Research Projects

On one night per year, at a specific point in the lunar cycle, one of the most extraordinary reproductive events on the planet unfolds as hundreds of millions of broadcast spawning corals release their trillions of gametes into the waters of the tropical seas. Each species spawns on a specific night within the lunar cycle, typically from full moon to third quarter moon, and in a specific time window after sunset. This accuracy is essential to achieve efficient fertilization in the vastness of the oceans.

We study how corals link spawning behavior to environmental cues, such as the solar, lunar and seasonal cycles. These all work independently and when they intersect spawning is triggered. The different components include;

The diurnal clock

sets the time after sunset when spawning occurs

The lunar clock

sets the specific night when spawning will occur

The seasonal clock

sets the month when spawning will occur


and other components tighten the timing window


We use a broad spectrum of approaches ranging from bucket and duct tape based field manipulations to sophisticated long term coral culture and manipulation to obtain our samples. Most work is done at field stations in the Pacific. Our more recent work uses ambient solar lighting combined with artificial lunar lighting to examine how the lunar cycle impacts timing processes.

In some experiments we test whether changes in an environmental parameter, such as light, or exposure to a chemical compound, changes spawning behaviour. Our usual assay is to isolate RNA from samples then do whole transcriptome sequencing to determine how the manipulation changed gene expression on a global scale, but we also use proteomics and sometimes qPCR.

Current field sites include Heron Island and Orpheus Island on the Great Barrier Reef, and the NMMBA in Southern Taiwan. A variety of field techniques are utilized including SCUBA (nitrox, hot mixes, tri), rebreathers, ROVs and submarines. All field workers have advanced dive training.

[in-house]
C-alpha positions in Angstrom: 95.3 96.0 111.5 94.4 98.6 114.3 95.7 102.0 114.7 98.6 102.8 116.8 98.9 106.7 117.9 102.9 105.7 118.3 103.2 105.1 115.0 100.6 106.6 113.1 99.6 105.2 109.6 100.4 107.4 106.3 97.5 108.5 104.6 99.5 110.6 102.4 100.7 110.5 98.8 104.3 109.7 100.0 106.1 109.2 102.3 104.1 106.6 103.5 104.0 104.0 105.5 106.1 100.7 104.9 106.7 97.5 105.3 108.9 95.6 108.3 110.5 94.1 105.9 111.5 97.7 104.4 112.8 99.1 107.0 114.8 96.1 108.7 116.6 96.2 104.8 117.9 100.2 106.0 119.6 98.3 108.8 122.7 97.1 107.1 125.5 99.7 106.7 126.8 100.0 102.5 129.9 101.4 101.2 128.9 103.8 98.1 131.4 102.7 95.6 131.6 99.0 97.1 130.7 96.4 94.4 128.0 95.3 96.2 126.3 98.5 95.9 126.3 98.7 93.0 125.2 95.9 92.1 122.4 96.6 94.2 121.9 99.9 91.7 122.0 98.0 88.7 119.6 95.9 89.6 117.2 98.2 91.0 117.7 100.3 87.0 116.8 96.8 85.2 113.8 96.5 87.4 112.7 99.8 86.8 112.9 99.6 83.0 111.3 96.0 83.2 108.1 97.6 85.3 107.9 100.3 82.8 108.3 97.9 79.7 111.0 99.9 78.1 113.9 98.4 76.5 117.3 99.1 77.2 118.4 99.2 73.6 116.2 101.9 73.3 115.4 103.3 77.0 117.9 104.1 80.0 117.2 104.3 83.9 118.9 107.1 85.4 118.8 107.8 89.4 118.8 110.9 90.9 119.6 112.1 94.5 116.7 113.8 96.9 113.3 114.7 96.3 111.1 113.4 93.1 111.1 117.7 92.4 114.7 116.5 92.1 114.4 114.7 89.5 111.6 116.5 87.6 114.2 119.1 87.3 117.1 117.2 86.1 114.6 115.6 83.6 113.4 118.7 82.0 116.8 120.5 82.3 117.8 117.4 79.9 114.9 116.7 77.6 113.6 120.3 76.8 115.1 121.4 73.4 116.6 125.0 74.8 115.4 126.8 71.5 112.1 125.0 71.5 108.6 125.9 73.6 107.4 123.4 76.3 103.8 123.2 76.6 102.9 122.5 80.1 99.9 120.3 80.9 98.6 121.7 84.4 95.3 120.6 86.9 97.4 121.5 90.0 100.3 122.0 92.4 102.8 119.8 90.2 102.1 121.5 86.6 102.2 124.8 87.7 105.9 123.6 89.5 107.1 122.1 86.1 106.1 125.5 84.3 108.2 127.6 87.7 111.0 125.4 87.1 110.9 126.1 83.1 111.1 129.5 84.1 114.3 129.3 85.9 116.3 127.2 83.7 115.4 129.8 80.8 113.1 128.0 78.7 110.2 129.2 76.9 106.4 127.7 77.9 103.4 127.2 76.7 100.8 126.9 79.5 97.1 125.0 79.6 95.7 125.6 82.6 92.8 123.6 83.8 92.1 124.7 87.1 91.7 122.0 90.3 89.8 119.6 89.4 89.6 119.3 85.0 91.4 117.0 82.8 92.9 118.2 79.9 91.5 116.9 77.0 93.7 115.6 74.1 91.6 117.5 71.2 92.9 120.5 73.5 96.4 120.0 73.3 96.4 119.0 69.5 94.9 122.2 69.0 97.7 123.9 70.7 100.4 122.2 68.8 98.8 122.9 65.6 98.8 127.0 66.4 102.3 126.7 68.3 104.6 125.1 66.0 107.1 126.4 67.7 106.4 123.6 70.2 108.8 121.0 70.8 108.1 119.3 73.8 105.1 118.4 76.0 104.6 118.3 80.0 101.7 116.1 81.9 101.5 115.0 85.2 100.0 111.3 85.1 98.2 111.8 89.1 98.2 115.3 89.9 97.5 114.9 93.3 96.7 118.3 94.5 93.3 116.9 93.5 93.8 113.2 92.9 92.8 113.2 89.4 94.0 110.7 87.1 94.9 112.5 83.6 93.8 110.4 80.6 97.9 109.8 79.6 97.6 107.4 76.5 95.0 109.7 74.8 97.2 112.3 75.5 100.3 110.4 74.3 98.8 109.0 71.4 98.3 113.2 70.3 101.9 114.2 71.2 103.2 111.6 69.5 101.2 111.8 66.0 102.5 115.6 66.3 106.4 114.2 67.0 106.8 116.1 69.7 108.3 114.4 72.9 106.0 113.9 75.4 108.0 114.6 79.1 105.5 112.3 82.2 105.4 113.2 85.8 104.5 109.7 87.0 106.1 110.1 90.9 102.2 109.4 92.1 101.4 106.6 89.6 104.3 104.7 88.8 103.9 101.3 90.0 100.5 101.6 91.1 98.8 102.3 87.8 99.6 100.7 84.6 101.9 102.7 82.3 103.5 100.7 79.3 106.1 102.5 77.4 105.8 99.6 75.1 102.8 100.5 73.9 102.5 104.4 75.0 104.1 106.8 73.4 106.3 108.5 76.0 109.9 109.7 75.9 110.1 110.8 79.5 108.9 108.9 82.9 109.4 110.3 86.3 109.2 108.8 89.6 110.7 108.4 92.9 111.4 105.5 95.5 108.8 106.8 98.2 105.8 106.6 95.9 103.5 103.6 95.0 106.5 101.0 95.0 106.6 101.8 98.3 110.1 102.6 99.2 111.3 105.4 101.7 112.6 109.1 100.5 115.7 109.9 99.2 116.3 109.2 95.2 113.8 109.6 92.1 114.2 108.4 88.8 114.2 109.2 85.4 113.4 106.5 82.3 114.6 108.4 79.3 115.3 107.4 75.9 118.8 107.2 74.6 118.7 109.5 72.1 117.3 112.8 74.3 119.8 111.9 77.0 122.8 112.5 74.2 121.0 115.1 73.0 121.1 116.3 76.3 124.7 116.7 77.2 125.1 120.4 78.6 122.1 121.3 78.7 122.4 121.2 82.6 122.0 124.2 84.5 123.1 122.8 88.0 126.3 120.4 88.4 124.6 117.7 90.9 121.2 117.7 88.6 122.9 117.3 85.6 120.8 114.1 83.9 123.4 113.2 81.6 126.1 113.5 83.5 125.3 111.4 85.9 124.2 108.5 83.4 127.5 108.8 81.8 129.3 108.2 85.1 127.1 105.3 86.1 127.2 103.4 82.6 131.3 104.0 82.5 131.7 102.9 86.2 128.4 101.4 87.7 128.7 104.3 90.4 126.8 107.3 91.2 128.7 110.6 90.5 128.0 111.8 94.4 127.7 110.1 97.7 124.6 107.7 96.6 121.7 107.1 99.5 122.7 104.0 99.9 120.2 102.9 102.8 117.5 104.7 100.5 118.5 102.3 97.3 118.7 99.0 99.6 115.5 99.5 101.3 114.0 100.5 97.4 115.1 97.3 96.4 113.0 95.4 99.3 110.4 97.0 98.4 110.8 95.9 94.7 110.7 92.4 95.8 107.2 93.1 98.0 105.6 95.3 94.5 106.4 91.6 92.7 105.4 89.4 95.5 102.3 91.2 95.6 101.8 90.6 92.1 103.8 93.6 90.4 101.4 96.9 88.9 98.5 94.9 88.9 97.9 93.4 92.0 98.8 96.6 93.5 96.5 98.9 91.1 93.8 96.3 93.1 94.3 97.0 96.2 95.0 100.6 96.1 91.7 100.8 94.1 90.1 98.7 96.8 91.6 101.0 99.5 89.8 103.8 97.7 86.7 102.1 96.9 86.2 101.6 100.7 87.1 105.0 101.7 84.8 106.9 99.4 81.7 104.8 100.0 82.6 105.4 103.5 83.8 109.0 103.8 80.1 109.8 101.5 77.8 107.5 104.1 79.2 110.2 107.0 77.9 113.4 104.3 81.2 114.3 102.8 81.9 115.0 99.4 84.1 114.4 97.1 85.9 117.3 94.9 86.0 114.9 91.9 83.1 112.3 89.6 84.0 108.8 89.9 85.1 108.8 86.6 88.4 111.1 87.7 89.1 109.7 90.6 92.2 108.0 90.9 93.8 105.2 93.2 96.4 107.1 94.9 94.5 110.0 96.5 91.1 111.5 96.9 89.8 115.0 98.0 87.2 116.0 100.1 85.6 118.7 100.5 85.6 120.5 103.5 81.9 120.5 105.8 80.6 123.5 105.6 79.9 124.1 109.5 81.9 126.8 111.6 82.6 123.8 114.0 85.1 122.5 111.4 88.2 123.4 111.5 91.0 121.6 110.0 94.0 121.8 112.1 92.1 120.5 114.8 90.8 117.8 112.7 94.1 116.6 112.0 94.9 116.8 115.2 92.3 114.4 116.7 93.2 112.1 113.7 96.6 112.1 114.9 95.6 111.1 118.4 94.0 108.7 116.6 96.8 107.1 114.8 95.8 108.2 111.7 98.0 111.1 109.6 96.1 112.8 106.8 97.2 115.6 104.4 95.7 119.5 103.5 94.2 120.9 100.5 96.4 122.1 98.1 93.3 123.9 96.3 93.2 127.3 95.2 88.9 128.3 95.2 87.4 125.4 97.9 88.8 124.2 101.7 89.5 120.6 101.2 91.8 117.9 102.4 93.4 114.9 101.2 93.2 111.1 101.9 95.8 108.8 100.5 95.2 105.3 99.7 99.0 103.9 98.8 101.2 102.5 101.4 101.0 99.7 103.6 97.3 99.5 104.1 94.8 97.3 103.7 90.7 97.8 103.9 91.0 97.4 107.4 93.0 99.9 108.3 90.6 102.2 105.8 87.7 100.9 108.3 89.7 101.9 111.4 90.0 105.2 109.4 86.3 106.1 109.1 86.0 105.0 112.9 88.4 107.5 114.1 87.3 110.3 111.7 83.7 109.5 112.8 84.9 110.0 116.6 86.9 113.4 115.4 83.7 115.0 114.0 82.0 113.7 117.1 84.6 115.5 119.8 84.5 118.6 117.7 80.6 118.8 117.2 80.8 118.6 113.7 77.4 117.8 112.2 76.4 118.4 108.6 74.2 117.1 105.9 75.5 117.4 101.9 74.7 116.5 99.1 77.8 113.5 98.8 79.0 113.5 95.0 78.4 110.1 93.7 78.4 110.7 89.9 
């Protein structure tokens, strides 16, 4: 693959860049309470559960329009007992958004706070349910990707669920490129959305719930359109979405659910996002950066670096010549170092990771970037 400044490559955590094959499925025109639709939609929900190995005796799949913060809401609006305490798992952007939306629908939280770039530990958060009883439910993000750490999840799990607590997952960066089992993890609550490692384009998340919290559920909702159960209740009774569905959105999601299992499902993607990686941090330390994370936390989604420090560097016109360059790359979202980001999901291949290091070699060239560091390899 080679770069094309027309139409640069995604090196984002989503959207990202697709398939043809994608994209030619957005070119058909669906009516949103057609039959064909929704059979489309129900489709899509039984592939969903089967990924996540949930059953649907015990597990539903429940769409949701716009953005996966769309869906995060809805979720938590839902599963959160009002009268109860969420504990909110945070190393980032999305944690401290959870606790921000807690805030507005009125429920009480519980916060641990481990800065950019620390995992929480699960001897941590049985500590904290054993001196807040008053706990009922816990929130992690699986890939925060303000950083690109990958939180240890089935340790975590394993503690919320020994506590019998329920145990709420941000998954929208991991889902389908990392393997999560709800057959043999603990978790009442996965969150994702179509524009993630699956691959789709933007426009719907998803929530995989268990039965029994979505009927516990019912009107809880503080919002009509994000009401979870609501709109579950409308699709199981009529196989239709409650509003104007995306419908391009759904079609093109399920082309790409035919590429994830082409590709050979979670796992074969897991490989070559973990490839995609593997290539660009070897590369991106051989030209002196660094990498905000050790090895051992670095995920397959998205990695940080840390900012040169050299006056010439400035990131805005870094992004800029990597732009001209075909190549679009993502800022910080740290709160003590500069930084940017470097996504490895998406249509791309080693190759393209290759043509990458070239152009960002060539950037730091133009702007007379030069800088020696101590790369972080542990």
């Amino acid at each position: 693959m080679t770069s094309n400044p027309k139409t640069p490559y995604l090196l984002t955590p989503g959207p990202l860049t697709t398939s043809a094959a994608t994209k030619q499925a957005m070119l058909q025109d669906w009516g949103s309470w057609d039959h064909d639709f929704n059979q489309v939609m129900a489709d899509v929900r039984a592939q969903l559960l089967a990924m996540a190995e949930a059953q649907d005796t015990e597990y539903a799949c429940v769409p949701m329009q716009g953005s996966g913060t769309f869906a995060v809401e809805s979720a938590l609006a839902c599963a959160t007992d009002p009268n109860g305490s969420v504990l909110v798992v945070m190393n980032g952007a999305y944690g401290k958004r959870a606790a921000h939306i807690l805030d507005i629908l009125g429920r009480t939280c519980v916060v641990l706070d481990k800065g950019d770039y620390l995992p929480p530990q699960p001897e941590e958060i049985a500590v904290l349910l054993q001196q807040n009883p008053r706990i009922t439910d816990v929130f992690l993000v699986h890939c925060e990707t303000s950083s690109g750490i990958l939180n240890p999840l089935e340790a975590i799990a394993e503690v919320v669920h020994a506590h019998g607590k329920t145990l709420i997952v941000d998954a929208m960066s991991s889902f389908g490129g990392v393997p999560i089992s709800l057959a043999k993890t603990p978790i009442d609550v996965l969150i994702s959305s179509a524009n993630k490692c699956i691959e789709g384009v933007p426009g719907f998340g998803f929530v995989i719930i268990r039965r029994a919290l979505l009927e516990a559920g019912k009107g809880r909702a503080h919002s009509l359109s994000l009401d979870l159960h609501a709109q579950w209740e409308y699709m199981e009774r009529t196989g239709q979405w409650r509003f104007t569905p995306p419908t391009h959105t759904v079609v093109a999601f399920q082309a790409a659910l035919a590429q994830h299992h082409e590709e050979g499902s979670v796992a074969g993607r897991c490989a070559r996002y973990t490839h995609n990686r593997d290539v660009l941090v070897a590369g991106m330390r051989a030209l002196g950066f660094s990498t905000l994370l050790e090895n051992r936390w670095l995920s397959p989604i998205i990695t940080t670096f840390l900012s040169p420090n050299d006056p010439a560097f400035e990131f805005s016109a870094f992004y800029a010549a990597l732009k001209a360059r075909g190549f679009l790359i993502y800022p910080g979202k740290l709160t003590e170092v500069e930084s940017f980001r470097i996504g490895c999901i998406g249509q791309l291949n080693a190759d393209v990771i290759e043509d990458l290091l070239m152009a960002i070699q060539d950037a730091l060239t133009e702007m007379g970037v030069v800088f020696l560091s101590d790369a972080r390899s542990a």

We also have projects exploring coral ecology and the interaction between newly recruited corals (babies!), algae, and herbivorous vertebrates and invertebrates. That project utilized a unique research platform that we built at a depth of 80' in the Flower Garden Banks National Marine Sanctuary. The platform allowed us to set up long term coral recruitment experiments under controlled conditions (see photo below).



Key References

  • Wuitchik, D.M., Wang, DZ., Pells, T.J., Karimi, K., Ward, S. andf Vize, P.D. (2019). Seasonal temperature, the lunar cycle and diurnal rhythms interact in a combinatorial manner to modulate genomic responses to the environment in a reef-building coral. Molecular Ecology
  • Oldach. M.J., Workentine, M., Matz, M.V., Fan, T-Y., and Vize, P.D. (2017). Transcriptome dynamics over a lunar month in a broadcast spawning acroporid coral. Molecular Ecology26; 2514-2526
  • Brady, A.K.,Willis, B.L. and Vize, P.D. (2016). Lunar phase modulates circadian gene expression cycles in the broadcast spawning coral, Acropora milleporaBiological Bulletin 230; 130-142
  • Hilton, J.D., Brady, A.K., Spaho, S.A. and Vize, P.D. (2012). Photoreception and signal transduction in corals; proteomic and behavioral evidence for cytoplasmic calcium as a mediator of light responsivity. Biological Bulletin 223: 291-299.
  • Brady, A.K., Snyder, K. and Vize, P.D. (2011). Circadian cycles of gene expression in the coral, Acropora millepora. PLoS One 6(9): e25072
  • A.K.Brady, J.D. Hilton and Vize, P.D. (2009). Coral spawn timing is a direct response to solar light cycles and is not an entrained circadian response. Coral Reefs 28; 677-680.
  • Vize, P.D. (2009) Transcriptome analysis of the circadian regulatory network in the coral, Acropora millepora. Biological Bulletin 216: 131-137.